North Korean Missile Launches Stoke Tensions Amid U.S. Submarine Visit
Defense Ministers Denounce Launches
North Korea fired two ballistic missiles into the eastern sea early Wednesday, a bold provocation that came only hours after a U.S. nuclear-armed ballistic missile submarine docked in a South Korean port for the first time in 40 years, the South Korean and Japanese militaries confirmed.
Neither missile breached Japan's exclusive economic zone, according to the Japanese defense ministry. However, the launches further strained the region's fragile peace, drawing firm rebukes from both Tokyo and Seoul.
In a statement issued by South Korea's Joint Chiefs of Staff (JCS), the North's launches were strongly denounced:
"We condemn North Korea's successive ballistic missile launches as grave provocative acts that undermine the peace and stability of the Korean Peninsula and the international community. These are clear violations of UN Security Council resolutions," the statement read.
The first missile achieved a maximum altitude of 50km (31 miles) and traveled a distance of 550 km (341 miles). The second missile also reached an altitude of 50km but covered a longer range of 600km (372 miles), Japanese Defense Minister Yasukazu Hamada explained.
Japan swiftly lodged a diplomatic protest against the missile launches. This demonstration of defiance from Pyongyang comes just days after North Korea test-fired its Hwasong-18 solid-fuel intercontinental ballistic missile, an action Pyongyang stated was a warning to the U.S. and other perceived adversaries.
South Korea's Yonhap News Agency reported that the launches were concurrent with the inaugural meeting of the Nuclear Consultative Group (NCG) between Seoul and Washington. This group is committed to bolstering the U.S.'s "extended deterrence commitment" to South Korea, pledging the use of all its military capabilities, including nuclear weapons, in defense of its ally.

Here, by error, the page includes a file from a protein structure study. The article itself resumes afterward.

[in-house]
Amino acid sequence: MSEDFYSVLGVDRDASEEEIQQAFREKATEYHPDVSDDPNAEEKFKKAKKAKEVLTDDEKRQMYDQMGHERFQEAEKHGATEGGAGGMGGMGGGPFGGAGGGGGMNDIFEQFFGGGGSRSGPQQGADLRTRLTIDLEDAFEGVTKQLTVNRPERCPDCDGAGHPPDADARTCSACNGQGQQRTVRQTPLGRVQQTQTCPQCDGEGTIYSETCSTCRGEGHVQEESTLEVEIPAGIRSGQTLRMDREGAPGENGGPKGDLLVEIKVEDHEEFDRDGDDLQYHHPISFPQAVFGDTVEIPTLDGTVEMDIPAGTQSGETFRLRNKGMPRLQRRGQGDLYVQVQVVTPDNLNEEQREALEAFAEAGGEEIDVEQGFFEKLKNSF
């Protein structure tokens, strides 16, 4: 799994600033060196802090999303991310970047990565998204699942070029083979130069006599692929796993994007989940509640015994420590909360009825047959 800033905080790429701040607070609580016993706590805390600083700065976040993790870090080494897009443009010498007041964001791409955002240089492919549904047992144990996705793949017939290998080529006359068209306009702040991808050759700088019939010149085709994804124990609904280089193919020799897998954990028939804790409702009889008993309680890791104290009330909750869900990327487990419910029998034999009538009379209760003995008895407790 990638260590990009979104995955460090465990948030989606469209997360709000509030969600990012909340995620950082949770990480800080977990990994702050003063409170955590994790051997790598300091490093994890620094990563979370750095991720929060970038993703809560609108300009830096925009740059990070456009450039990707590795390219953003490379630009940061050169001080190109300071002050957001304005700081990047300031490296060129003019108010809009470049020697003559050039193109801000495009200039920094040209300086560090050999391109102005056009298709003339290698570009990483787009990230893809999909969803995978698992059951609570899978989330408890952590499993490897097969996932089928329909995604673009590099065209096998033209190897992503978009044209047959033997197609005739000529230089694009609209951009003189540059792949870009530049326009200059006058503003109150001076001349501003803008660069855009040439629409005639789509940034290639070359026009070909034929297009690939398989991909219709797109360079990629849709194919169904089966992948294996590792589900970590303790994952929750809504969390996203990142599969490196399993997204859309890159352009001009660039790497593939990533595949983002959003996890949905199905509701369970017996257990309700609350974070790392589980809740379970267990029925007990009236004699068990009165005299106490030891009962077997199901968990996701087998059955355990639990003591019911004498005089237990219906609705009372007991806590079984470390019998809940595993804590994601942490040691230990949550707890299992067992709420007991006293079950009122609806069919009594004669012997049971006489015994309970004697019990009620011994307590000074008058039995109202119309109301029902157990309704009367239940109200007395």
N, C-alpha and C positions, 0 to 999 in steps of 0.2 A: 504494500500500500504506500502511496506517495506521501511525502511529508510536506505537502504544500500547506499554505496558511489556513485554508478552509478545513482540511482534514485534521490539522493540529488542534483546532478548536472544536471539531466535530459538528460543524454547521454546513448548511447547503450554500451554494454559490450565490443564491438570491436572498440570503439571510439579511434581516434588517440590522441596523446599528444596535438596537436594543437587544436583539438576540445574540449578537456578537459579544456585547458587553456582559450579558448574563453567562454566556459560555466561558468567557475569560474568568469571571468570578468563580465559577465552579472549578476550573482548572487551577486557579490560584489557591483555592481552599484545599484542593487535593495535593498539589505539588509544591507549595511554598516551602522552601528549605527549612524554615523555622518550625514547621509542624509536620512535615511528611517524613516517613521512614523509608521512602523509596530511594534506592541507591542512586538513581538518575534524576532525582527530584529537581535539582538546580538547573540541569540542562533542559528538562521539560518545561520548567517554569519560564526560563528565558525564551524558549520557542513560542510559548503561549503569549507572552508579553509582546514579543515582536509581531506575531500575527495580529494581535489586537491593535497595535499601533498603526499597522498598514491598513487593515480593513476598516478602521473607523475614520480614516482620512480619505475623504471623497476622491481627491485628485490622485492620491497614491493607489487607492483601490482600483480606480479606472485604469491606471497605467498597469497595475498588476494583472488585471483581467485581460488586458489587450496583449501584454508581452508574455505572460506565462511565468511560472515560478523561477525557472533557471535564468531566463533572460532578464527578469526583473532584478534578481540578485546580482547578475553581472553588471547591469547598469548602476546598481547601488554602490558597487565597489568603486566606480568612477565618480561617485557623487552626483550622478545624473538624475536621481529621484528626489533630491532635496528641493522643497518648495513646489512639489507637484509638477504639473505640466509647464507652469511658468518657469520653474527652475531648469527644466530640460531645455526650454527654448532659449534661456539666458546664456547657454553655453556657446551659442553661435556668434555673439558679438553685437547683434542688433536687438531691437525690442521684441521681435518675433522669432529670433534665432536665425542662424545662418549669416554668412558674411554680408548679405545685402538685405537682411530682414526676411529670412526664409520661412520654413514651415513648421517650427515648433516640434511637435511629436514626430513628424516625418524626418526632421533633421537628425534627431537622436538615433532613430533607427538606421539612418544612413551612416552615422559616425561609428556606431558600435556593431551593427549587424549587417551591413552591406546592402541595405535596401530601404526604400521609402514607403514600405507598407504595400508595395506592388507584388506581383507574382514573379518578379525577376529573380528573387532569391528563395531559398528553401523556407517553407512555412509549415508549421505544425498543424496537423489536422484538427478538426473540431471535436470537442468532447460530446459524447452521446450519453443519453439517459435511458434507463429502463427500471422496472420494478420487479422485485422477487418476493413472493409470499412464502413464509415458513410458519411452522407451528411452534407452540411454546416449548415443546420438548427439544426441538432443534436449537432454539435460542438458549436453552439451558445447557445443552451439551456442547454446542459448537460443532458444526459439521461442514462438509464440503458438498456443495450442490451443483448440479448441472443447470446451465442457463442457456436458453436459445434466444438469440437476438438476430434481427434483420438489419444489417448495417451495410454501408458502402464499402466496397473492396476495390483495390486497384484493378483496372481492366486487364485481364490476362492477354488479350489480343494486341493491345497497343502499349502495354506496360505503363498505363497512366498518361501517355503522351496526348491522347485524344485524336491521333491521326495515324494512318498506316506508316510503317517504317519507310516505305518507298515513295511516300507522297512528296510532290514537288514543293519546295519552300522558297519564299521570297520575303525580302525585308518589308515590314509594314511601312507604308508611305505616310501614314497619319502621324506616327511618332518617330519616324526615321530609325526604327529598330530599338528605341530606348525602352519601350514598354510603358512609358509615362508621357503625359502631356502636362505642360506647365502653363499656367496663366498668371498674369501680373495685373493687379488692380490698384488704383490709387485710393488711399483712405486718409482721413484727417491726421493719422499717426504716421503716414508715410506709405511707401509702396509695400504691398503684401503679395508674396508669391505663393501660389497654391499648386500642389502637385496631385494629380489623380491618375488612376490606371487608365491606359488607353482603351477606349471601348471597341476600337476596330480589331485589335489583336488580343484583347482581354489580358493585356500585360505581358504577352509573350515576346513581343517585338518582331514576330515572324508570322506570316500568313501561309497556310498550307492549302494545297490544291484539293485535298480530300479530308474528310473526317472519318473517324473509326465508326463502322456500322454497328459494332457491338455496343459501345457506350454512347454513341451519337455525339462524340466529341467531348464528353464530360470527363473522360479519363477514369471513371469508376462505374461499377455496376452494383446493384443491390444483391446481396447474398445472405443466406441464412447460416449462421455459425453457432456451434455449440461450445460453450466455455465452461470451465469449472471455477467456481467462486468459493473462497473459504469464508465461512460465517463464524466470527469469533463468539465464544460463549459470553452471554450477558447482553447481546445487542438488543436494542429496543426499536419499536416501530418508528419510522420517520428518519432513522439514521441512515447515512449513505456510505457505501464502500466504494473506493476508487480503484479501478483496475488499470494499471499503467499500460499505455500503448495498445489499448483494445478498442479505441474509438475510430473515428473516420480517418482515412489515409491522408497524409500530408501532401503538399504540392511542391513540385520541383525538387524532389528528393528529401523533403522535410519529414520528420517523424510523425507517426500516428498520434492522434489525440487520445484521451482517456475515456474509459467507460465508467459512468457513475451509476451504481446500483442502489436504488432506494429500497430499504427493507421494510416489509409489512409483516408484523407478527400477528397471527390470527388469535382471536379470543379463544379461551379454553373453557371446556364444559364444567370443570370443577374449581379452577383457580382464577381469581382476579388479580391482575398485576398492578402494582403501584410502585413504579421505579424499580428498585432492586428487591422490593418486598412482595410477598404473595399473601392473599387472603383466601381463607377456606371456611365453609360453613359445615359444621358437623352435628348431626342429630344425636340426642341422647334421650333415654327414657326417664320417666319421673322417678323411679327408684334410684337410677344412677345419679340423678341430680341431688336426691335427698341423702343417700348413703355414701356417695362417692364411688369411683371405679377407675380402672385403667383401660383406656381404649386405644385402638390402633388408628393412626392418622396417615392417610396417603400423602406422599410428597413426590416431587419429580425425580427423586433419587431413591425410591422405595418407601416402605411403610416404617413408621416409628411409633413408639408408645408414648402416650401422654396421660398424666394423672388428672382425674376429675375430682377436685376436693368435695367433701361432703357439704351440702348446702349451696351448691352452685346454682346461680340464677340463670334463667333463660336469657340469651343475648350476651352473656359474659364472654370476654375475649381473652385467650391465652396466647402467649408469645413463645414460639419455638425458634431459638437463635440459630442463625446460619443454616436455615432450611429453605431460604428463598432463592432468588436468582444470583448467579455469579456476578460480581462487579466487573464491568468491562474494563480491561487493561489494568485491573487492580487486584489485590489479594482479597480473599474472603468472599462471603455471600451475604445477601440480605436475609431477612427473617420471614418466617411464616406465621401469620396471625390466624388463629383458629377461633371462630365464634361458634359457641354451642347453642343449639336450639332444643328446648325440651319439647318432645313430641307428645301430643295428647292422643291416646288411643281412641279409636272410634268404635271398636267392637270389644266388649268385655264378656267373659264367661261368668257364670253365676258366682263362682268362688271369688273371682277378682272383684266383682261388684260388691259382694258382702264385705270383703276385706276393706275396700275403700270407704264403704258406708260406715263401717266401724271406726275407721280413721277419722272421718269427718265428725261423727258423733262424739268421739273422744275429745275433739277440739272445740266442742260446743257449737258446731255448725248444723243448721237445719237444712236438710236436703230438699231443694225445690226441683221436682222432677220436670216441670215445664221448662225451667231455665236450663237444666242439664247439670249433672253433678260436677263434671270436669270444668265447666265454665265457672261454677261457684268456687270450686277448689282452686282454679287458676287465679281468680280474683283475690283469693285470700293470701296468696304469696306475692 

The timing of the missile launches also aligned with the historic docking of the U.S.S. Kentucky at a naval base in Busan, marking the first visit by a U.S. nuclear-capable strategic submarine (SSBN) since March 1981.
In response to the launches, the U.S. Indo-Pacific Command confirmed that it was closely consulting with its allies. While the missile tests posed no immediate threat to the U.S. or its allies, the command acknowledged the destabilizing influence of North Korea's ongoing weapons development.
Adding to the simmering tensions, an American soldier facing disciplinary action fled across the inter-Korean border into North Korea on Tuesday, currently believed to be held by Pyongyang, sparking another point of contention between the long-standing rivals.
Leif-Eric Easley, a professor of international studies at Ewha University in Seoul, linked the missile launches to the arrival of the U.S. submarine and the first Nuclear Consultative Group (NCG) meeting.
"North Korea's latest firing of ballistic missiles is probably unrelated to the American soldier crossing the inter-Korean border, but such an incident doesn't help matters," Easley stated, as quoted by media reports.
"As Pyongyang asserts its nuclear threats and capabilities, it undoubtedly opposes the Nuclear Consultative Group and the visit of a U.S. nuclear ballistic missile submarine," Easley added, as he was quoted by media reports.